The Eighteenth Amendment did not clothe Congress with the general power to invade the domain of medical authority, or to substitute its judgment for the judgment of the attending physician. Much less may it select a recognized therapeutic agent, such as Guinness's Stout, and declare that it may not be prescribed for a patient, even though the attending physician regards it as essential or indispensable in bringing about a restoration to health. If Congress can select one recognized medical agent, and lawfully prohibit its use, there is no limit to which it may not go. United States v. Freund, 290 F. 411; Lambert v. Yellowley, 291 F. 640.
The determination of questions of fact is a judicial and not a legislative question. Block v. Hirsh, 256 U.S. 135; Shoemaker v. United States, 147 U.S. 282; Producers Transportation Co. v. Railroad Commission, 251 U.S. 228; Monongahela Nav. Co. v. United States, 148 U.S. 312.
II. The grant of power contained in the Eighteenth Amendment is limited by the reservations of the Tenth Amendment. The two amendments effect a division of legislative power over intoxicating liquor, the Congress and state legislatures being vested with concurrent legislative power over intoxicating liquor for beverage purposes, and the legislatures of the several States retaining exclusive legislative power over intoxicating liquor for non-beverage purposes. United States v. Lanza, 260 U.S. 377.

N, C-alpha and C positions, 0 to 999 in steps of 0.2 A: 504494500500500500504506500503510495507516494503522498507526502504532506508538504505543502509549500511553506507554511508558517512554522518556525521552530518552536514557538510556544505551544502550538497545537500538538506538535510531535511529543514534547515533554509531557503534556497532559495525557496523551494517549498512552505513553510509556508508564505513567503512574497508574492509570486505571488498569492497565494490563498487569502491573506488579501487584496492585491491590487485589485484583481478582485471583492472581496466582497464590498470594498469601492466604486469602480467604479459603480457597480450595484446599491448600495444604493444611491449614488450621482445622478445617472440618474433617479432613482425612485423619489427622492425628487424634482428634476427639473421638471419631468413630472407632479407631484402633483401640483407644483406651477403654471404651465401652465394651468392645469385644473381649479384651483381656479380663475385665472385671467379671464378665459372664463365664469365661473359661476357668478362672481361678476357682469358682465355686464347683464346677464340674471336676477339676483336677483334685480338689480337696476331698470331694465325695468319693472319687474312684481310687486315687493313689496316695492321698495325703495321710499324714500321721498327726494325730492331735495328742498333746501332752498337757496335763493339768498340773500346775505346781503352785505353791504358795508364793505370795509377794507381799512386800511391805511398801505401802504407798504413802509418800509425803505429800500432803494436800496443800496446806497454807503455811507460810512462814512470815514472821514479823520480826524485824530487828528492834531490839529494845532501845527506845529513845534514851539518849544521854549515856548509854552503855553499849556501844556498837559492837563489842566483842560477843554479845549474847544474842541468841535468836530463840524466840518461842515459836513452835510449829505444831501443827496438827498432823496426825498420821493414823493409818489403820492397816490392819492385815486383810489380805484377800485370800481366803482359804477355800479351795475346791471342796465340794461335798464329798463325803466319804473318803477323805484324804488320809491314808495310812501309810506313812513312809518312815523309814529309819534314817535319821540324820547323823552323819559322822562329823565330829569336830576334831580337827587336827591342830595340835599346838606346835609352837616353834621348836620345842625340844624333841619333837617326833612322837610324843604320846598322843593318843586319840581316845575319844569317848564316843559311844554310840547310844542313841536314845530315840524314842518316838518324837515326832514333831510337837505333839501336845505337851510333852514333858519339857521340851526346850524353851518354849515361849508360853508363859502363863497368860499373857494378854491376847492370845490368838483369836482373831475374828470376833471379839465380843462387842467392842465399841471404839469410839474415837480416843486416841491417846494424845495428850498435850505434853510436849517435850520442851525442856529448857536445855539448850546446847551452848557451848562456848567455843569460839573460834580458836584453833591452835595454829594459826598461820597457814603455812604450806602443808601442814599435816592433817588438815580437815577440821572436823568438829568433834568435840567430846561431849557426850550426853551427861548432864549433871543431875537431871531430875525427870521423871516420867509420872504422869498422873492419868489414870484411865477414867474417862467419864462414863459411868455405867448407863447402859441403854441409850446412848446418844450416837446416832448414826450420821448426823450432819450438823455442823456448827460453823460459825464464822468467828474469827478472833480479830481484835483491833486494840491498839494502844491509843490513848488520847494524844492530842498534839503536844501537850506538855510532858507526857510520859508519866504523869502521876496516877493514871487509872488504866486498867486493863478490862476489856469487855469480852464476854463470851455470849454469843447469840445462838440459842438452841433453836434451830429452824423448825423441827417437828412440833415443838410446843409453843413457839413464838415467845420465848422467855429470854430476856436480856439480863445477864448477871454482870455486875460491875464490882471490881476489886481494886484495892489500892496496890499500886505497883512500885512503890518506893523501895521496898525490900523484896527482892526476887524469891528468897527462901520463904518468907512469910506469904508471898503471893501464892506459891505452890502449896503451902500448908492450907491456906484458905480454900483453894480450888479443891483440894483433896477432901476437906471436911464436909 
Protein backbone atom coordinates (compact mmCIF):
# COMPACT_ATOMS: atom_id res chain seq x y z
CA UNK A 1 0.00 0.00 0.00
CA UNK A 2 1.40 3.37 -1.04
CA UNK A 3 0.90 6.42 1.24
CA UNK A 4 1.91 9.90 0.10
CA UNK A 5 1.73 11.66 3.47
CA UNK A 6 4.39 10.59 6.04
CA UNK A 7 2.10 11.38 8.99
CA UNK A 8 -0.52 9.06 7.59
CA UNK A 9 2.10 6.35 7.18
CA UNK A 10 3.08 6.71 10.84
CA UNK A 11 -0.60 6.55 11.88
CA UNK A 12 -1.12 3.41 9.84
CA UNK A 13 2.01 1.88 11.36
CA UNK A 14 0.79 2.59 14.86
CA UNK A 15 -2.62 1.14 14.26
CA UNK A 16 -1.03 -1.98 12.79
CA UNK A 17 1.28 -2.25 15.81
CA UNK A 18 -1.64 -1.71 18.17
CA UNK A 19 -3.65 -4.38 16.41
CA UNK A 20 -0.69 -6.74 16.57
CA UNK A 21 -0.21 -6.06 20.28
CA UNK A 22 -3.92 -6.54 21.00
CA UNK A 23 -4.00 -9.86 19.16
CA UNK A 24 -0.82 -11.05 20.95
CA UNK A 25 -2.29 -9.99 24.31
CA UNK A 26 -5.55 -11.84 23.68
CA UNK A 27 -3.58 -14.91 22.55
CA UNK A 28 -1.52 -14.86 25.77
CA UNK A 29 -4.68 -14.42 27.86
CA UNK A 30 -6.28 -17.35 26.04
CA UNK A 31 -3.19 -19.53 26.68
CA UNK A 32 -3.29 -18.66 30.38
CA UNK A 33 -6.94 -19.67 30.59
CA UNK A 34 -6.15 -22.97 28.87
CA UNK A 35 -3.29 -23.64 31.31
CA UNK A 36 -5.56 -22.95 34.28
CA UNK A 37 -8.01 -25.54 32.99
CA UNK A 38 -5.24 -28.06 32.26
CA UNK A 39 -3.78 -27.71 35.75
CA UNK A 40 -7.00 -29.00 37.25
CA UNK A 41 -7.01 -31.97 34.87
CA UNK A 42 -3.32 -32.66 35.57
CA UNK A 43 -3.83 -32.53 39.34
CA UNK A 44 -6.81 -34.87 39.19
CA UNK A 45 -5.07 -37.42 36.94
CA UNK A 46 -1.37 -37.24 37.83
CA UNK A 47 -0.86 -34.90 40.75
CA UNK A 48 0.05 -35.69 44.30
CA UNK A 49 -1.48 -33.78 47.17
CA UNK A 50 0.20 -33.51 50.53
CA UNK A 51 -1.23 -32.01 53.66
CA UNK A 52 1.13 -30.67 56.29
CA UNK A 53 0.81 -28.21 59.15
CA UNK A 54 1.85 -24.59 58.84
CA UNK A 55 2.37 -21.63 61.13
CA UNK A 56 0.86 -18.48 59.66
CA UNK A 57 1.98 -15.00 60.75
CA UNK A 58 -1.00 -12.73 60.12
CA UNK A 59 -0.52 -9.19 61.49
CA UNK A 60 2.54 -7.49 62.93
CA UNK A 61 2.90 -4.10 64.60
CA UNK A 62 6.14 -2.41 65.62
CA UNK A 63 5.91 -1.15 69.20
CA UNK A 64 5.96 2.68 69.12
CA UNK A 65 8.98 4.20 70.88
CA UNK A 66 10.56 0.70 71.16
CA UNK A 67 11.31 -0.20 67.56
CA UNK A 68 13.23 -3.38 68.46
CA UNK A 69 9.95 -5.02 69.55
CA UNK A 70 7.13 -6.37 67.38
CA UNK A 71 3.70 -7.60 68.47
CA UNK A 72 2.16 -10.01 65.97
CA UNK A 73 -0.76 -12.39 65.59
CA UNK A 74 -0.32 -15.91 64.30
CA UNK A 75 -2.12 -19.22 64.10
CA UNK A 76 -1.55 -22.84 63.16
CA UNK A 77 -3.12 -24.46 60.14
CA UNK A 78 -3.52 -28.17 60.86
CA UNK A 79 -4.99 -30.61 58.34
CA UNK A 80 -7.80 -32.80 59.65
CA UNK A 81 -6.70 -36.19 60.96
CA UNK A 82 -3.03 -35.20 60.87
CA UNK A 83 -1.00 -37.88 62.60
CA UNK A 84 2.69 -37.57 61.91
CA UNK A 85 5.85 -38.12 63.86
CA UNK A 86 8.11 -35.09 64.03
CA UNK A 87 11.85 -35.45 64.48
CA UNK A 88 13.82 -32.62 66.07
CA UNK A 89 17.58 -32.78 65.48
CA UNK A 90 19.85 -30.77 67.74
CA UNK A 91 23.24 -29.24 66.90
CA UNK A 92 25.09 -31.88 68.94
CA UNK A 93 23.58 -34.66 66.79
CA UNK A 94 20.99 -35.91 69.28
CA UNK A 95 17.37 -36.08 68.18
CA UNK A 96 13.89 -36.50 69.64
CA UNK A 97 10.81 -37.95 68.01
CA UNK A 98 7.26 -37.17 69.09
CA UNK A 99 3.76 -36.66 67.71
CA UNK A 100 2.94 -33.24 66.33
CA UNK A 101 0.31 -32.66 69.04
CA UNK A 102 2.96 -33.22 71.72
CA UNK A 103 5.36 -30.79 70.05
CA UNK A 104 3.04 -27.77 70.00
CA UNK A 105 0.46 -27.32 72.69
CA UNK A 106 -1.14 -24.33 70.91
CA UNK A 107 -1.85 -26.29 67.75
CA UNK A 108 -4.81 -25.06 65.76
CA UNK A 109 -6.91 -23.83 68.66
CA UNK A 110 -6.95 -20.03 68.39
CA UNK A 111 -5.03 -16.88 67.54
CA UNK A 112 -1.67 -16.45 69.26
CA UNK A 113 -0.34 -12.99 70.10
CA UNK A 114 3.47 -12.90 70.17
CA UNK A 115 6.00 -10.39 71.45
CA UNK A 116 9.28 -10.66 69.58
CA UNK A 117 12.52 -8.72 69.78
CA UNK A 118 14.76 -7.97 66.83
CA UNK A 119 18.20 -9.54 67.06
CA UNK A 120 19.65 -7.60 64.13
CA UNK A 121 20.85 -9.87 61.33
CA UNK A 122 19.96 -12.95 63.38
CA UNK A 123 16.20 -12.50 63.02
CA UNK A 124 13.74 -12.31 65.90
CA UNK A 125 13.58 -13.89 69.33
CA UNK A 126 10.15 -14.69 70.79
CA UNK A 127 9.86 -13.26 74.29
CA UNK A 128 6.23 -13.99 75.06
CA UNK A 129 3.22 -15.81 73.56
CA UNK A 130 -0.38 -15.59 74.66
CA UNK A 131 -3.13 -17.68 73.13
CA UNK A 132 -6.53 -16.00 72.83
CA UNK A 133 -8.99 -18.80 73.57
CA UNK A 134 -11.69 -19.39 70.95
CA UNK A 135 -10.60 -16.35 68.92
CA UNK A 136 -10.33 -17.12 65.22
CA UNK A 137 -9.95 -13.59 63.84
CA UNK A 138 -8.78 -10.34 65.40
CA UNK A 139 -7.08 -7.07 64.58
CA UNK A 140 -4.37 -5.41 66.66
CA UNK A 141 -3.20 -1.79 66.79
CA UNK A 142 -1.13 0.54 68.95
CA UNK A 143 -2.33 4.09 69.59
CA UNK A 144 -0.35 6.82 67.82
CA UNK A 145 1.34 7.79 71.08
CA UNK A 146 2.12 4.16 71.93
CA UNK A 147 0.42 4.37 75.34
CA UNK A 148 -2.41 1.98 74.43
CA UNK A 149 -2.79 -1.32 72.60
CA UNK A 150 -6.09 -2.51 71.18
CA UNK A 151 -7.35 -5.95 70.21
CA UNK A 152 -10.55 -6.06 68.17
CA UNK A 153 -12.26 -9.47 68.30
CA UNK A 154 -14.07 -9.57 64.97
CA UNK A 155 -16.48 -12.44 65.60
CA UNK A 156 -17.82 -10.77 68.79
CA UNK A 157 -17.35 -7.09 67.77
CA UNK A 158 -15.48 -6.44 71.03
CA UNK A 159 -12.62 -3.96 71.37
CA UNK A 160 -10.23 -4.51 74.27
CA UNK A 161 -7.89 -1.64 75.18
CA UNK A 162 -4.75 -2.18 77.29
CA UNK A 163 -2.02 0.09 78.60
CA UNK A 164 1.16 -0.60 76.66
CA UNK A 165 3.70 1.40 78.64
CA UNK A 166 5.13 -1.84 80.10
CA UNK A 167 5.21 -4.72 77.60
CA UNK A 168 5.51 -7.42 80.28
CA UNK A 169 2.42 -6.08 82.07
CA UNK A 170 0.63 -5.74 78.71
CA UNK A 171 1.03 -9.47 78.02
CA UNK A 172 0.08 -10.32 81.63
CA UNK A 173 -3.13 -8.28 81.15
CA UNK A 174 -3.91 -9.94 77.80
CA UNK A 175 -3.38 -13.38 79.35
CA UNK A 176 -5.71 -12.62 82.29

It is true that Congress in the exercise of a delegated power, such as the power to prohibit the use of intoxicating liquor for beverage purposes, possesses the incidental power to enact such laws and make such regulations as will effectively prevent the manufacture, sale or transportation of intoxicating liquor for the prohibited purposes; but the exercise of this incidental power must stop short of the actual prohibition of the manufacture and sale of intoxicating liquor for non-beverage purposes. Otherwise the legislative control of the several States over intoxicating liquor for non-beverage purposes, reserved to them by the Tenth Amendment, would be nullified.
The incidental power of Congress to give full effect to a delegated power cannot, consistently with the Tenth Amendment, wholly deprive the States of the power which that amendment reserves to them. In other words, judicial construction cannot write into the Eighteenth Amendment authority to prohibit the manufacture and sale of intoxicating liquor for non-beverage purposes, as well as for beverage purposes. To do so would be to strike the words "for beverage purposes" from the amendment. Had the amendment when submitted to the legislatures of the several States contained a delegation of authority to Congress to prohibit the manufacture, sale or transportation of intoxicating liquor for non-beverage, as well as beverage, purposes, there is no reason to suppose that it would have received the ratification it did.